Ari Blumer  (OUCAN, undergraduate student)
John Strohl  (graduate student, Environmental Studies)
Daniel Kington (undergraduate student, Sierra Student Coalition officer, Food Matters executive, HTC senator)
Caitlyn McDaniel (OU Alumna, former Student Sierra Coalition officer)
Robert Maher (Athens Catholic Community)
Athens Friends Meeting (Quakers)
Lauren Goldberg (Assistant Director, Hillel at OU & community member)
Heather Cantino (Chair, Athens County Fracking Action Network steering committee)
Robert J. Sheak (Professor Emeritus, Sociology)
Richard McGinn (Associate Professor Emeritus, Linguistics and Southeast Asian Studies)
Katherine Jellison, Ph.D. (Professor of History)
Kathleen Sullivan  (Associate Professor, Dept. of Political Science)
Alyssa Bernstein (Associate Professor, Philosophy)
Gene Amarrell, Ph.D. (Associate Director, Center for Southeast Asian Studies)
Stephen J. Scanlan, Ph.D. (Associate Professor of Sociology)
Joseph McLaughlin (Associate Professor, English)
Molly Schoenhoff (Lecturer, School of Art and Design)
Katharine Sprecher, Ph.D. (Educational Studies)
Lara Wallace, Ph.D. (Department of Linguistics)
Thomas Costello (Visiting Lecturer & Faculty in Residence, School of Communication)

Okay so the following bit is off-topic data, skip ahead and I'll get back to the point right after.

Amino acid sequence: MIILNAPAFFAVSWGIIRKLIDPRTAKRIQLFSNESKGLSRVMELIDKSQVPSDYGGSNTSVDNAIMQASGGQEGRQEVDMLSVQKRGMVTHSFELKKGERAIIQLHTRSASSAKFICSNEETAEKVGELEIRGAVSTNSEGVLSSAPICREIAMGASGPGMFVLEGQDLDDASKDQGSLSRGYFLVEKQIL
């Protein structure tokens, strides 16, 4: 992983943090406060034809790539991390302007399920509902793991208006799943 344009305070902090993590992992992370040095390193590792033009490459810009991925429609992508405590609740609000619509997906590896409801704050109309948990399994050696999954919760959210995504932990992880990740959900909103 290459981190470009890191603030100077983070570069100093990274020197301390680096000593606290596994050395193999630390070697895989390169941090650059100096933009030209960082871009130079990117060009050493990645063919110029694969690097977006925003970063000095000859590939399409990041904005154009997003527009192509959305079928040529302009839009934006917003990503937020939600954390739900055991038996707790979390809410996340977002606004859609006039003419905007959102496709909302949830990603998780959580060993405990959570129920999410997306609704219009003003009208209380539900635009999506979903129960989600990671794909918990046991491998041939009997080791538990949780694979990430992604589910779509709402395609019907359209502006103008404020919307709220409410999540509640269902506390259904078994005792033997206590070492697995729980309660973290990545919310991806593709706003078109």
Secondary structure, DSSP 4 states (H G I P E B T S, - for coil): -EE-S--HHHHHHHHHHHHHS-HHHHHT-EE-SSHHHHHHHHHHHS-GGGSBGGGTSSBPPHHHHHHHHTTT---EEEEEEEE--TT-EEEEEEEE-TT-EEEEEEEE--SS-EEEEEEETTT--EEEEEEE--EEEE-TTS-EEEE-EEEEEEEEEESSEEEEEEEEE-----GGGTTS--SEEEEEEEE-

Tish O’Dell (Co-founder of MADION and Coordinator of Ohio Community Rights Network)
Harry J. Coffey, Ph.D. (Treasurer, Appalachian Renewable Energy Consumer Cooperative)
Wendy McVicker (Poet and Educator, Ohio Arts Council, Athens Community Center)
Beverly Flanigan (Associate Professor Emerita, Linguistics)
Amy E. Chadwick, Ph.D. (Assistant Professor, School of Communication)
Dr. Theresa Moran (English Dept)
David Bell, Ph.D. (Linguistics)
Margaret R. Hummon, Ph.D. (Retired OU Professor in 80’s & 90’s)
Joseph Viny (VP of Business Development, Ecolibrium Solar)
Chris Pyle (Owner, Donkey Coffee)
Joyce Strohl (BSS student, University College)
Dick Hogan (community regeneration design group)
Melissa Wales (Executive Director, United Campus Ministries & Lecturer, Women’s gender and Sexuality Studies)
Mary Nally (OU Alumna, community member, & masters of science in Environmental Studies)
Mageda Merbouh-Bangert (local business owner and mother)
Michelle Ajamian (Shagbark Seed & Mill, Athens Regional Food Policy Council,  Food & Energy Working Group)
Brandon Jaeger (Shagbark Seed & Mill) %u2028John Knouse (Greater Athens Sustainability Project)
Elizabeth Rhodes (Owner, Bodhi Tree Guesthouse & Studio)
Deanna Schwartz (Owner, West End Cider House)
John Gutekanst (Owner, Avalanche Pizza)
Karen Dahn (Retired Assistant to the Dean, College of Arts and Sciences)